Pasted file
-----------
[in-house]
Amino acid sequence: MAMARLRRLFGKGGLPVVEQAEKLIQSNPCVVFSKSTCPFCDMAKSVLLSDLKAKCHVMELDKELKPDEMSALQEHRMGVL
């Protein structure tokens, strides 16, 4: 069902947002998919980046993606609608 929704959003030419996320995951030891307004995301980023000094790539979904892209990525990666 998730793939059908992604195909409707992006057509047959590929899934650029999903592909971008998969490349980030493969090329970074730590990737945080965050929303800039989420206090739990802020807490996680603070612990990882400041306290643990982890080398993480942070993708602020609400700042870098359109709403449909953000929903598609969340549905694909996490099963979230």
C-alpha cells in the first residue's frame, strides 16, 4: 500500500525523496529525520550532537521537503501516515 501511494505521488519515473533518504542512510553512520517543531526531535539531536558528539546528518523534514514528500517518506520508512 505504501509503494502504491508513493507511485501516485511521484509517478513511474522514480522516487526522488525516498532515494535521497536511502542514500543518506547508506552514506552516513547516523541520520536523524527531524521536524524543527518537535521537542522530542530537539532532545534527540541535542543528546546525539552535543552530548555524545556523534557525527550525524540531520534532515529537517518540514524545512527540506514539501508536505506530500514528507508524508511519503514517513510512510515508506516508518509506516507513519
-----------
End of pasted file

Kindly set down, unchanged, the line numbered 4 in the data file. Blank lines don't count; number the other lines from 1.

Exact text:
C-alpha cells in the first residue's frame, strides 16, 4: 500500500525523496529525520550532537521537503501516515 501511494505521488519515473533518504542512510553512520517543531526531535539531536558528539546528518523534514514528500517518506520508512 505504501509503494502504491508513493507511485501516485511521484509517478513511474522514480522516487526522488525516498532515494535521497536511502542514500543518506547508506552514506552516513547516523541520520536523524527531524521536524524543527518537535521537542522530542530537539532532545534527540541535542543528546546525539552535543552530548555524545556523534557525527550525524540531520534532515529537517518540514524545512527540506514539501508536505506530500514528507508524508511519503514517513510512510515508506516508518509506516507513519